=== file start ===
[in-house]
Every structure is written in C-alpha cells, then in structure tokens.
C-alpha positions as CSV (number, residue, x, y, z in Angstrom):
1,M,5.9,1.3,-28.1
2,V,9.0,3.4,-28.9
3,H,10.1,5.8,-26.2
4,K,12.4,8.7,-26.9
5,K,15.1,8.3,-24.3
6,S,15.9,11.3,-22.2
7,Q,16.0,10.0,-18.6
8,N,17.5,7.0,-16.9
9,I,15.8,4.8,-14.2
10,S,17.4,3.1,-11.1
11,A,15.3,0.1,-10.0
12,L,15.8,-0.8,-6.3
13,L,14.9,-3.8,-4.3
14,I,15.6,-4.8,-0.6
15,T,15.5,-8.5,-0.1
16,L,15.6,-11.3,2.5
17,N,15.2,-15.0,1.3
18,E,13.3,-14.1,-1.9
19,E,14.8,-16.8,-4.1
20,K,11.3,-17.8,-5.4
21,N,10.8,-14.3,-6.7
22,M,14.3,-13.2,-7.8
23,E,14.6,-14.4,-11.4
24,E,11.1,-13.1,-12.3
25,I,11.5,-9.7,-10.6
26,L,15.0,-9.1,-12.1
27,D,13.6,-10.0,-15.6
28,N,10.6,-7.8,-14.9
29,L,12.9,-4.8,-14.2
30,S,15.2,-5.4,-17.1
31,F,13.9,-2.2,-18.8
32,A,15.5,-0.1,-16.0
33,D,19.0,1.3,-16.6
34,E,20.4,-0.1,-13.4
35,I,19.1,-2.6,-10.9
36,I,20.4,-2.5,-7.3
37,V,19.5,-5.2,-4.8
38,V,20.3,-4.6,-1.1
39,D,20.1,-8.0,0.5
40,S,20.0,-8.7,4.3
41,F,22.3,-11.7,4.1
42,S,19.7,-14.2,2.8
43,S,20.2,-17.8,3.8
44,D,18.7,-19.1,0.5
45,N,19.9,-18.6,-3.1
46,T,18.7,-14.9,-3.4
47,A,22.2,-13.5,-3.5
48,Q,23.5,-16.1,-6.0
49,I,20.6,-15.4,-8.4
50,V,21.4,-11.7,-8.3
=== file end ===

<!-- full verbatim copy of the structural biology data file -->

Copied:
[in-house]
Every structure is written in C-alpha cells, then in structure tokens.
C-alpha positions as CSV (number, residue, x, y, z in Angstrom):
1,M,5.9,1.3,-28.1
2,V,9.0,3.4,-28.9
3,H,10.1,5.8,-26.2
4,K,12.4,8.7,-26.9
5,K,15.1,8.3,-24.3
6,S,15.9,11.3,-22.2
7,Q,16.0,10.0,-18.6
8,N,17.5,7.0,-16.9
9,I,15.8,4.8,-14.2
10,S,17.4,3.1,-11.1
11,A,15.3,0.1,-10.0
12,L,15.8,-0.8,-6.3
13,L,14.9,-3.8,-4.3
14,I,15.6,-4.8,-0.6
15,T,15.5,-8.5,-0.1
16,L,15.6,-11.3,2.5
17,N,15.2,-15.0,1.3
18,E,13.3,-14.1,-1.9
19,E,14.8,-16.8,-4.1
20,K,11.3,-17.8,-5.4
21,N,10.8,-14.3,-6.7
22,M,14.3,-13.2,-7.8
23,E,14.6,-14.4,-11.4
24,E,11.1,-13.1,-12.3
25,I,11.5,-9.7,-10.6
26,L,15.0,-9.1,-12.1
27,D,13.6,-10.0,-15.6
28,N,10.6,-7.8,-14.9
29,L,12.9,-4.8,-14.2
30,S,15.2,-5.4,-17.1
31,F,13.9,-2.2,-18.8
32,A,15.5,-0.1,-16.0
33,D,19.0,1.3,-16.6
34,E,20.4,-0.1,-13.4
35,I,19.1,-2.6,-10.9
36,I,20.4,-2.5,-7.3
37,V,19.5,-5.2,-4.8
38,V,20.3,-4.6,-1.1
39,D,20.1,-8.0,0.5
40,S,20.0,-8.7,4.3
41,F,22.3,-11.7,4.1
42,S,19.7,-14.2,2.8
43,S,20.2,-17.8,3.8
44,D,18.7,-19.1,0.5
45,N,19.9,-18.6,-3.1
46,T,18.7,-14.9,-3.4
47,A,22.2,-13.5,-3.5
48,Q,23.5,-16.1,-6.0
49,I,20.6,-15.4,-8.4
50,V,21.4,-11.7,-8.3